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Government spending, worse than taxes

April 15 is behind us, and that gives a feeling of relief to those Americans who labored and toiled in 2015 to provide for themselves and their families while seeing billions of  dollars confiscated from their earnings.  (And, now they must keep records for years just in case they are later audited by the IRS.)

Ryan McMaken, editor of Mises Daily and The Austrian, says that it is not government taxing that that is the greater evil but what government does with the money once it has it, distorting the markets and causing misallocation of funds.

In “Four Reasons Why Government Spending Is Even Worse Than Taxes,” McMaken points out that once money is extracted from an owner in the form of taxes, the money leaves the realm of the marketplace and of market prices; and, it is placed at the whim of politicians who distribute goods and services according to the political power of interest groups.

He further condemns central banking as a great evil, noting that when central banks are present, there is essentially no practical limit on the amount of government spending that can take place.  Central banks simply create money “out of thin air,” which results in inflation that destroys the purchasing power of savings, life insurance policies, CDs and other fixed-dollar investments.  Inflation (and the fear of inflation) is the primary reason people buy gold and silver.

In reason #3, McMaken notes that government spending consumes scarce resources and distorts the economy.  In short, when government gets involved in buying resources for make-work projects and other political schemes, it uses up and drives up the prices of valuable resources.  A perfect example is light rail projects that costs billions of dollars but move only a tiny fraction of the people.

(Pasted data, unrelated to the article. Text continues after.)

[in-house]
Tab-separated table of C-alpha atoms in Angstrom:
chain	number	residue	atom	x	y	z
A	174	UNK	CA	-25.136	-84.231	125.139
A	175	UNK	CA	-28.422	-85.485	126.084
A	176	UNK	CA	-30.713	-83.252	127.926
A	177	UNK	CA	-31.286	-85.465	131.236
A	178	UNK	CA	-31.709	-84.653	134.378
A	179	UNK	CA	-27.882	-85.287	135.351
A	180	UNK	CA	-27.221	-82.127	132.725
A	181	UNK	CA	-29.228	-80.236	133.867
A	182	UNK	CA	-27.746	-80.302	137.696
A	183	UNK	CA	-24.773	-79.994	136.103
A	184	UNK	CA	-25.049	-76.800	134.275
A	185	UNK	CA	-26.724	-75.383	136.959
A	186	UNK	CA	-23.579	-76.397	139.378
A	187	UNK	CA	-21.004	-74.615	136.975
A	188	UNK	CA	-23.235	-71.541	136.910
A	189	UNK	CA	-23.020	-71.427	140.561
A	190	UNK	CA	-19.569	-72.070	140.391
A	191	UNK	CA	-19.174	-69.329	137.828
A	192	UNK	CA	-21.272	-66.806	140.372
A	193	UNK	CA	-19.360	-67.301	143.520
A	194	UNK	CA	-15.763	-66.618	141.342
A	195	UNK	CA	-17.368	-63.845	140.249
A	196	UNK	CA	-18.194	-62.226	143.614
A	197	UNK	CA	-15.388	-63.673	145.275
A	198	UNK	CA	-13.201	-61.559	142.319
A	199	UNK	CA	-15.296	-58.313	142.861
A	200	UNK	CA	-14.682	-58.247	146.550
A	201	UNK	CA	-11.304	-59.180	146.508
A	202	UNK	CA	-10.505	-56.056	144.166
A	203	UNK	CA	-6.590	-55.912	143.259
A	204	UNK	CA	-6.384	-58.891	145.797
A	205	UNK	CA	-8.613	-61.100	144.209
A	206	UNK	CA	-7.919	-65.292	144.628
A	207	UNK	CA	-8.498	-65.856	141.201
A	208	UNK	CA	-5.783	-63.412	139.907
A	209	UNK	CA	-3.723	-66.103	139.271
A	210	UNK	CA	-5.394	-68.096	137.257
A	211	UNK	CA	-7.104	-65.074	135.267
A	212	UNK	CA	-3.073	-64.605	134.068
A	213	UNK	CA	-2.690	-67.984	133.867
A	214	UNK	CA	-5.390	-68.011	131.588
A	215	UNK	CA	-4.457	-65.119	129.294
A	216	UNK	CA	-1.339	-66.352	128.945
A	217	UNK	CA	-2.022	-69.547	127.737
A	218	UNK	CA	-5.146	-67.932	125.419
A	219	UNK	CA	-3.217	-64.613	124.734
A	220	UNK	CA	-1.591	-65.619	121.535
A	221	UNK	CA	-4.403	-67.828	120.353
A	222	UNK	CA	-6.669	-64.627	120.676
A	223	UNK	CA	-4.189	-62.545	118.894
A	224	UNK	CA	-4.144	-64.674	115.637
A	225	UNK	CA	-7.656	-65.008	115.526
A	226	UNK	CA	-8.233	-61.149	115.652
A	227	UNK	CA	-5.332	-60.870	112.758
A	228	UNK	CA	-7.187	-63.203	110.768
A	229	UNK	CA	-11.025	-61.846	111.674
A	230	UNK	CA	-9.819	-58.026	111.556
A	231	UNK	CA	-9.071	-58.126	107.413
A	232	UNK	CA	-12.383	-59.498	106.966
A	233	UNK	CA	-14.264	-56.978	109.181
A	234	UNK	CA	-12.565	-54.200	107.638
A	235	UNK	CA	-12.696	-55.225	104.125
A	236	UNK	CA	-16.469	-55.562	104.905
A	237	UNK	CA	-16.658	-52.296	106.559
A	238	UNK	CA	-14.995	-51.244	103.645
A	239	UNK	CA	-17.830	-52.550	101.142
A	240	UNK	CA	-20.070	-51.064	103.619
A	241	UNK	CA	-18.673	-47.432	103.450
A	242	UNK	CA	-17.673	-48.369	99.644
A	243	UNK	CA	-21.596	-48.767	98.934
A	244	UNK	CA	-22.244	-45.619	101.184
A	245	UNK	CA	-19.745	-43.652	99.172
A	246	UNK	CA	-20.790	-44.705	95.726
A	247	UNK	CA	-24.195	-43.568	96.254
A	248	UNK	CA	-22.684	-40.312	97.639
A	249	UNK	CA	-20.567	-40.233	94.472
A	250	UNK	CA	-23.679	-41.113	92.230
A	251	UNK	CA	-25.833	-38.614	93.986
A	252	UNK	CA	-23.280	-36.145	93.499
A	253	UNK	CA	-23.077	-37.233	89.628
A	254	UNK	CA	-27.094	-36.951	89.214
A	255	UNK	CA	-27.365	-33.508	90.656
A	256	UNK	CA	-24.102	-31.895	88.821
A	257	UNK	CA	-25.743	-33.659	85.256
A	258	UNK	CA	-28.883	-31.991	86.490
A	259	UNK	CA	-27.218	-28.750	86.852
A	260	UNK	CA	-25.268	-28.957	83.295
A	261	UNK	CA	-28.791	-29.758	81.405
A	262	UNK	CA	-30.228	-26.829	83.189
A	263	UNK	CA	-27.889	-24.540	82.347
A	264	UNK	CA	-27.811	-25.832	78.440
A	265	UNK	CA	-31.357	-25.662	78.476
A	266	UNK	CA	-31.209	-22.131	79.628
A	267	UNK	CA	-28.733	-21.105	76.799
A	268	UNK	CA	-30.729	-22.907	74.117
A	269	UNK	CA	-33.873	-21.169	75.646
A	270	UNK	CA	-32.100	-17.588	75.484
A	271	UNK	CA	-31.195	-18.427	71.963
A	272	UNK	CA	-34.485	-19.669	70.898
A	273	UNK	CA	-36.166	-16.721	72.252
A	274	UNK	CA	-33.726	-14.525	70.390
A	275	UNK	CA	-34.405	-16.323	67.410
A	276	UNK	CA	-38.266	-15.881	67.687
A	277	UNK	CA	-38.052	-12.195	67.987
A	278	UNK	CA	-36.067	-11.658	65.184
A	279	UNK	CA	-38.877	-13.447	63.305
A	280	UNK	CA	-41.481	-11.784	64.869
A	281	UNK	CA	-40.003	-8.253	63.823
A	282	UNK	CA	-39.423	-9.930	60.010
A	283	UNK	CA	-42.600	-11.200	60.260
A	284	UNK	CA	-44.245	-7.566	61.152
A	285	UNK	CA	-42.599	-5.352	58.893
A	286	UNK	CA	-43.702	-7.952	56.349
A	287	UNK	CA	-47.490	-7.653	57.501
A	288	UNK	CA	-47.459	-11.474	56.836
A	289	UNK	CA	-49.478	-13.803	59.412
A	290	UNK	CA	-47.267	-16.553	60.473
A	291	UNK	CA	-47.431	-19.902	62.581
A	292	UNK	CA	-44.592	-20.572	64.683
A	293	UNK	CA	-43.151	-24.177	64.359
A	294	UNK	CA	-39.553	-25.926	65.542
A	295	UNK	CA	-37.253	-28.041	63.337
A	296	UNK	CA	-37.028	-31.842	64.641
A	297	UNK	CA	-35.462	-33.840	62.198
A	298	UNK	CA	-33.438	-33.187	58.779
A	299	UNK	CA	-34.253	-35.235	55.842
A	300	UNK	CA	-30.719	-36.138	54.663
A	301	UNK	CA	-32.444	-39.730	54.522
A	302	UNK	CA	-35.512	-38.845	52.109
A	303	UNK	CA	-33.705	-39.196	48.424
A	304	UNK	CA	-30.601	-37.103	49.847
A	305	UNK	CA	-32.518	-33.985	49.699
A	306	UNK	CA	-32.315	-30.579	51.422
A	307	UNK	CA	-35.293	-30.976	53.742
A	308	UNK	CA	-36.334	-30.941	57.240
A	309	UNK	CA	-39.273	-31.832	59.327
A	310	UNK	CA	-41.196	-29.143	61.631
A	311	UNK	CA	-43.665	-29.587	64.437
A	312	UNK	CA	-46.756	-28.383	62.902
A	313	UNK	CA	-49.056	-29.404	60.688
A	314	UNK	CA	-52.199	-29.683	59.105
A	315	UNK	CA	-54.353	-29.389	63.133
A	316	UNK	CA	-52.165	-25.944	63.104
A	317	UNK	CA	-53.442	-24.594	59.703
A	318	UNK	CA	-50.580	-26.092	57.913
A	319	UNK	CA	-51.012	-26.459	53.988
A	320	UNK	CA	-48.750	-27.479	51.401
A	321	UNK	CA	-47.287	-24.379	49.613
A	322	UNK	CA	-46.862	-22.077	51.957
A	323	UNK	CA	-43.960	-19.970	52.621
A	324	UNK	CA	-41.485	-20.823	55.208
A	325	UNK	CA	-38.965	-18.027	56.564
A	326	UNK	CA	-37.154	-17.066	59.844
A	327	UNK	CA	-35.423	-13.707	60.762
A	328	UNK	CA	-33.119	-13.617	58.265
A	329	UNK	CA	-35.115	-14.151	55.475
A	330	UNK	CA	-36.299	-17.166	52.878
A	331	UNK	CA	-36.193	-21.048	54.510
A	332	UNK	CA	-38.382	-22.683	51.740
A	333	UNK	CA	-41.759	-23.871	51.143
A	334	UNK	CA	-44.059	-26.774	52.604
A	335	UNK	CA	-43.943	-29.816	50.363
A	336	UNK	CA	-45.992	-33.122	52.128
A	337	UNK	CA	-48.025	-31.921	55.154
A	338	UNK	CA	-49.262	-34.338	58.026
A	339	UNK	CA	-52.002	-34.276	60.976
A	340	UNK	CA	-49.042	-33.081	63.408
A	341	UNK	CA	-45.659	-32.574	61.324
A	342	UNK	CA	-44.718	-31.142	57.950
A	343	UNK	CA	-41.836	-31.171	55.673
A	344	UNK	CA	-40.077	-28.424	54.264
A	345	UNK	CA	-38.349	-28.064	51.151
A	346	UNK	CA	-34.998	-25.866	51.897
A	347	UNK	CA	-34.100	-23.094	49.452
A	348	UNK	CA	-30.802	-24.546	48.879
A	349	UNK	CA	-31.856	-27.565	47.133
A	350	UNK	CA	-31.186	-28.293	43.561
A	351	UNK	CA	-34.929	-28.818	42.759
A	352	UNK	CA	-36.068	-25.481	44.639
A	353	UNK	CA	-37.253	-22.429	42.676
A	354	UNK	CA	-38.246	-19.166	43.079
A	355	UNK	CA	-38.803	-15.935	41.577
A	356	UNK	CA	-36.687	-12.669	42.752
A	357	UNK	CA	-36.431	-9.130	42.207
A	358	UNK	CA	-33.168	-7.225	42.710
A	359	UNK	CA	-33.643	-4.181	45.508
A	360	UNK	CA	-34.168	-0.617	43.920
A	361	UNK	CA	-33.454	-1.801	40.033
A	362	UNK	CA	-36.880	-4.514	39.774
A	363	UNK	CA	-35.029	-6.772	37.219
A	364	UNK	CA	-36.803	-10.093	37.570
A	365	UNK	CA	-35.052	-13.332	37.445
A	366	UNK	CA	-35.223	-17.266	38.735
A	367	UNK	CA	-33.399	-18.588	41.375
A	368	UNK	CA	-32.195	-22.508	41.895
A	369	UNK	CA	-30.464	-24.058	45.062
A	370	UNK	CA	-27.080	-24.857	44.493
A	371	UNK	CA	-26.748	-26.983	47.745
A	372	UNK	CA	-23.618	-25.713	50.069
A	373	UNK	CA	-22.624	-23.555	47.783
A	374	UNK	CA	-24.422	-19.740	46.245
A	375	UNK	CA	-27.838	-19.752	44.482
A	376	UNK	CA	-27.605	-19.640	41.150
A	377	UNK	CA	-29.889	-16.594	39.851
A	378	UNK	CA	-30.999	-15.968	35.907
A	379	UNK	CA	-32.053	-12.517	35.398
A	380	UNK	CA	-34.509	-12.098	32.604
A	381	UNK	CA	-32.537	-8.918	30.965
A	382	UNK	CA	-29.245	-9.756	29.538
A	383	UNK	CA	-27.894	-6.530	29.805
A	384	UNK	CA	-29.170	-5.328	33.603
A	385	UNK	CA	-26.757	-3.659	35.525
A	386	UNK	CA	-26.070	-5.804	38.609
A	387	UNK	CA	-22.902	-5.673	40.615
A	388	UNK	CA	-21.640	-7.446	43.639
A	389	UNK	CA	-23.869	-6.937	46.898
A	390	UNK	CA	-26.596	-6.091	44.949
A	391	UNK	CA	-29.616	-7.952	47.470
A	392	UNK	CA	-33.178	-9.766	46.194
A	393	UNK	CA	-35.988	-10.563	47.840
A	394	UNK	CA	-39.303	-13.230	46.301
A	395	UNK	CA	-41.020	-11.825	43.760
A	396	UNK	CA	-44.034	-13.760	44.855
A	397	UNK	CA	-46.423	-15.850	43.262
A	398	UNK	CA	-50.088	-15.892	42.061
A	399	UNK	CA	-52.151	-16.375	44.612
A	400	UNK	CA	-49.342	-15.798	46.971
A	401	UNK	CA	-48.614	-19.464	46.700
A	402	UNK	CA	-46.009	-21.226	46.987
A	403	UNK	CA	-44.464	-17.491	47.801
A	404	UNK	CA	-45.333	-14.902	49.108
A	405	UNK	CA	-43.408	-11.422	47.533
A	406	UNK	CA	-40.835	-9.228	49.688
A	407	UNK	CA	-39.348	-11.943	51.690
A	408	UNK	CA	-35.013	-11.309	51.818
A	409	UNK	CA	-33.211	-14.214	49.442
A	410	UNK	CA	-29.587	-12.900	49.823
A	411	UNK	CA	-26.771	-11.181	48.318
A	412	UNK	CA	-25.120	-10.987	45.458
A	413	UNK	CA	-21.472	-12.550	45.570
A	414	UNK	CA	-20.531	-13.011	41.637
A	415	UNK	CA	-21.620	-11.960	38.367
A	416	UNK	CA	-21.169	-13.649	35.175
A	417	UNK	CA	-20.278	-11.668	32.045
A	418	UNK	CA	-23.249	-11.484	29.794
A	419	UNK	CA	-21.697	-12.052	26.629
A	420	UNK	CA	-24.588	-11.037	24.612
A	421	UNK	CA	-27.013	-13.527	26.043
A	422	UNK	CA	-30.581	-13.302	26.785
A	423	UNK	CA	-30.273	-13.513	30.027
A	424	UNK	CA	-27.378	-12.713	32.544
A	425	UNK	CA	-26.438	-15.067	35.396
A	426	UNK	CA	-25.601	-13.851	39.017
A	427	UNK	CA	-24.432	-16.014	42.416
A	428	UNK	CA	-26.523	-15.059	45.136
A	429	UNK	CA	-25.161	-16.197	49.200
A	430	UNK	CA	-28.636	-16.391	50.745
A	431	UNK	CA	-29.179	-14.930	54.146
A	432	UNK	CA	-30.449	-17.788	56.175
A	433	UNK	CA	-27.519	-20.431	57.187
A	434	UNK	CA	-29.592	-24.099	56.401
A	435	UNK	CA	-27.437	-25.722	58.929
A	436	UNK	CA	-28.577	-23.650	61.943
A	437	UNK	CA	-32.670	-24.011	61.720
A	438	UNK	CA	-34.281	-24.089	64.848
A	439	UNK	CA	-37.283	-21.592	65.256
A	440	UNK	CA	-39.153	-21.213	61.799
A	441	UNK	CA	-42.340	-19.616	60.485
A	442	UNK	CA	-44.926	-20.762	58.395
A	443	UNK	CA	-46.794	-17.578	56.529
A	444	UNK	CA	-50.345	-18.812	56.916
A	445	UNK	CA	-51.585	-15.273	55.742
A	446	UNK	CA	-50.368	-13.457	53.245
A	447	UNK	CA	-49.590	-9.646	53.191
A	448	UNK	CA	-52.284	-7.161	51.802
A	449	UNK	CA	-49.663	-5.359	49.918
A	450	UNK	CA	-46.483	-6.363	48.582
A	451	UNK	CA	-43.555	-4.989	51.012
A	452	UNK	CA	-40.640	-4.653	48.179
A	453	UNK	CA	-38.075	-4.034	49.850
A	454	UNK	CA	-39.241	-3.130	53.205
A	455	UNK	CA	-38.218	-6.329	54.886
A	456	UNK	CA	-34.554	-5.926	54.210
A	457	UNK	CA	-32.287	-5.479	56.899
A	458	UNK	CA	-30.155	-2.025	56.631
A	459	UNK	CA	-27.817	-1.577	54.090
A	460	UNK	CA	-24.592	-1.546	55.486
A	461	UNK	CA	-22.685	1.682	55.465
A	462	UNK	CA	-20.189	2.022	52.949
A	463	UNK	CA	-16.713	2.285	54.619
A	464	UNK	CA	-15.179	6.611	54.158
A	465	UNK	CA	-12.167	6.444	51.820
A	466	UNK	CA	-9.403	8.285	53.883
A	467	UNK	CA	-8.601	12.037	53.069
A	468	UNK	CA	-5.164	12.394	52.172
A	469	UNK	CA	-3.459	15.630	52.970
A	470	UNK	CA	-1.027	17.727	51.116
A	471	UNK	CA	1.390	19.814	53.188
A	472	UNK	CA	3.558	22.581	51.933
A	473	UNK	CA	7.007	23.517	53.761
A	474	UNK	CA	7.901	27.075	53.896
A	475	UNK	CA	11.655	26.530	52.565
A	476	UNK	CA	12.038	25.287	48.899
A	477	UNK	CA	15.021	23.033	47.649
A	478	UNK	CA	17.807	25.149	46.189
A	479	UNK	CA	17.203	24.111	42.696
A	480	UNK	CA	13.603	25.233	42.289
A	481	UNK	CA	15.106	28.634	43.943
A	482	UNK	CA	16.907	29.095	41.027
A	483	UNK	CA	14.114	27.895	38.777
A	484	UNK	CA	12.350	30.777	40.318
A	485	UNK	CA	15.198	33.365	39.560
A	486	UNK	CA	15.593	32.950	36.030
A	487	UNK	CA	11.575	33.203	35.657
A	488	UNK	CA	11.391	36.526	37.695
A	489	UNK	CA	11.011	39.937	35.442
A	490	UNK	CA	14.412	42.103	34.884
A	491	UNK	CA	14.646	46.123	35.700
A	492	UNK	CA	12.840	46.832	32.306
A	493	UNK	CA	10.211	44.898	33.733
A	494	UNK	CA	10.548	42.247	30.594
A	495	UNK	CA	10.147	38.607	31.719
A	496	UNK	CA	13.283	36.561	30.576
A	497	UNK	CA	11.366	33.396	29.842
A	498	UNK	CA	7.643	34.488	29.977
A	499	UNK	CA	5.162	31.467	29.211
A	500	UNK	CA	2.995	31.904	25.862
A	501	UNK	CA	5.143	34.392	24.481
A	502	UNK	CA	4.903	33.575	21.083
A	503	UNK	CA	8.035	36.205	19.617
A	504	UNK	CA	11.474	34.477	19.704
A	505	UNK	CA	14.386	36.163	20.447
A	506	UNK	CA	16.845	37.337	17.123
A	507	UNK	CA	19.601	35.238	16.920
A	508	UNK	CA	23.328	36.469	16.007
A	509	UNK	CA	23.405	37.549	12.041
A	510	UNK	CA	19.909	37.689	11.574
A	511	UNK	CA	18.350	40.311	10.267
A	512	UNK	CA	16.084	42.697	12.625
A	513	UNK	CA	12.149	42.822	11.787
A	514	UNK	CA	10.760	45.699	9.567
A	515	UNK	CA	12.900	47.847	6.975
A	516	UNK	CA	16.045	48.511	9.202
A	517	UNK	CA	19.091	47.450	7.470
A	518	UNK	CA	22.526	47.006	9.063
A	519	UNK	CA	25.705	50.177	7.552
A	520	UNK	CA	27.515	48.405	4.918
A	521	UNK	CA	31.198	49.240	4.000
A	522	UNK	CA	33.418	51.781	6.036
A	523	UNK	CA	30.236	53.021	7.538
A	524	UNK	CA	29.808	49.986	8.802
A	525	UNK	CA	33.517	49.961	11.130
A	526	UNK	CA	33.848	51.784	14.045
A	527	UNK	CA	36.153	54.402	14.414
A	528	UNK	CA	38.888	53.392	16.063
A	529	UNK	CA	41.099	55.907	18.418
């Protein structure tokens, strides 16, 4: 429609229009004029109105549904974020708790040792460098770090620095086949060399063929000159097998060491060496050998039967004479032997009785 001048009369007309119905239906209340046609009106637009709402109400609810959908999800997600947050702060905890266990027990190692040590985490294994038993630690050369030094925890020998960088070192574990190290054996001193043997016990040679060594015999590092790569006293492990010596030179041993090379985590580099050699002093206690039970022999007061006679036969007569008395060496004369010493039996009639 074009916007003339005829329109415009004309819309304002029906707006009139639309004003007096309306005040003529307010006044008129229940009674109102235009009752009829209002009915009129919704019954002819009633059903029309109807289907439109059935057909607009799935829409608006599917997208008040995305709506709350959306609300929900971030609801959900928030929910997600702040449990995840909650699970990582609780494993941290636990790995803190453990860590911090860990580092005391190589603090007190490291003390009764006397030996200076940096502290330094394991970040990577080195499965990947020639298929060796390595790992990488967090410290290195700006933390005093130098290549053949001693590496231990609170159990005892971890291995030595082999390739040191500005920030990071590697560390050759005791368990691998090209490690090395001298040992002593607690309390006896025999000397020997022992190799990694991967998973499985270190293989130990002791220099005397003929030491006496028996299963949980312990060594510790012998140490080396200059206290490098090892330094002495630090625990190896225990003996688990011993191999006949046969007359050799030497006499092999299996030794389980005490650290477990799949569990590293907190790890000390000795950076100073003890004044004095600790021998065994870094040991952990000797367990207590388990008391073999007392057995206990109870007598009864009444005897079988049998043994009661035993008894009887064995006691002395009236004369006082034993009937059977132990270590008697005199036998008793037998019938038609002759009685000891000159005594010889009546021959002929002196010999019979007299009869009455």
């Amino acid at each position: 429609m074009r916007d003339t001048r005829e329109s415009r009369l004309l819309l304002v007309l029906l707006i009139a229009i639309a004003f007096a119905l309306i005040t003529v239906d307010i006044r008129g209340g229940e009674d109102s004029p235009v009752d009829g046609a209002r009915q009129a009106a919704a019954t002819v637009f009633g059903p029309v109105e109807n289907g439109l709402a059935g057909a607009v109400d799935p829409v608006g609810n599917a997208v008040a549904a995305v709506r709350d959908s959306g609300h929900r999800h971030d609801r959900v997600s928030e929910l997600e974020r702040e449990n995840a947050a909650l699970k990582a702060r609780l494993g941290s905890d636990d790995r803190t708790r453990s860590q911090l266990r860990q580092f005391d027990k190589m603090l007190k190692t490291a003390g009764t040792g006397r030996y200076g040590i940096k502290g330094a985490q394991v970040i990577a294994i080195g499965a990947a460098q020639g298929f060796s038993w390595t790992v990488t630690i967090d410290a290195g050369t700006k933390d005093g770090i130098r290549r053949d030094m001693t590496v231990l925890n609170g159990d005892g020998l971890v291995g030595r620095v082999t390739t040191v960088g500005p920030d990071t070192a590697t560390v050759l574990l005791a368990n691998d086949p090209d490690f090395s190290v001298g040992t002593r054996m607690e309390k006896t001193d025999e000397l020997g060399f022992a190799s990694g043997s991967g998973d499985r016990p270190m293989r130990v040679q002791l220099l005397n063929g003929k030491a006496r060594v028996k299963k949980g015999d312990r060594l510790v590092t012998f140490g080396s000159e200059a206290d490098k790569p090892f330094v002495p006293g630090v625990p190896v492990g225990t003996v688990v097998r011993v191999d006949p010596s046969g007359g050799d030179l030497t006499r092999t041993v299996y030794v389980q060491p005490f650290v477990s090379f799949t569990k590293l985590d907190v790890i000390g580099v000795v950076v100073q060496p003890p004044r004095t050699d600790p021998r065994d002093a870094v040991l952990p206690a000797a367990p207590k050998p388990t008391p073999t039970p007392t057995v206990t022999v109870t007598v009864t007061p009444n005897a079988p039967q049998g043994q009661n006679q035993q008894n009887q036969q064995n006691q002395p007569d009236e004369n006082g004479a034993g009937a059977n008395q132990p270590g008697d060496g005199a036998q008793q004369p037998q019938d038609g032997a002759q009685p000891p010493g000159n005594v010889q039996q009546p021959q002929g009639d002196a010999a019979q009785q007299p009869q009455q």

Reason 4, although not often discussed because of political correctness, is as insideous as any of the other three: government spending creates political dependency, which, in turn, strengthens the state as the spending creates vast coalitions of voters and interest groups that oppose cuts to governments programs.  According to some estimates, 20 million Americans have free government cell phones.  Try cutting that program!

Read McMaken’s piece here.  It’s a short read and well worth the time.

2 Responses to “Government spending, worse than taxes”

  1. Eric Mecham

    So the real trick is going to be predicting the final collapse. Or rather, not if it will come, but when. It is going to be difficult to figure out the tolerance people have for the ongoing dilution of their hard earned money. So far, it appears that since people in the US still have the ability to pay their bills, buy food, clothing, shelter, and a modicum of other services that are required in day to day life, they will tolerate the incredible abuse at the hands of their government masters.

    I propose that the collapse and ensuing revolution will not appear in earnest until the welfare checks start to bounce.



    • Bill Haynes


      Final collapse is hard to predict, if it has ever been done. However, inflation (here meaning rising prices) is not. Massive increases in the money supply will result in higher prices, it’s just difficult to say when. Now, talking about higher rates of inflation, Lawrence Ball, economics professor at Johns Hopkins University, only last year called for a fed inflation target of 4%.

      Higher inflation rates will be achieved, and with them will come increased gold and silver prices. Further, increases in gold and silver prices will be higher (on a percentage basis) than the general price level increase resulting in gold and silver investors profiting by buy at these levels.


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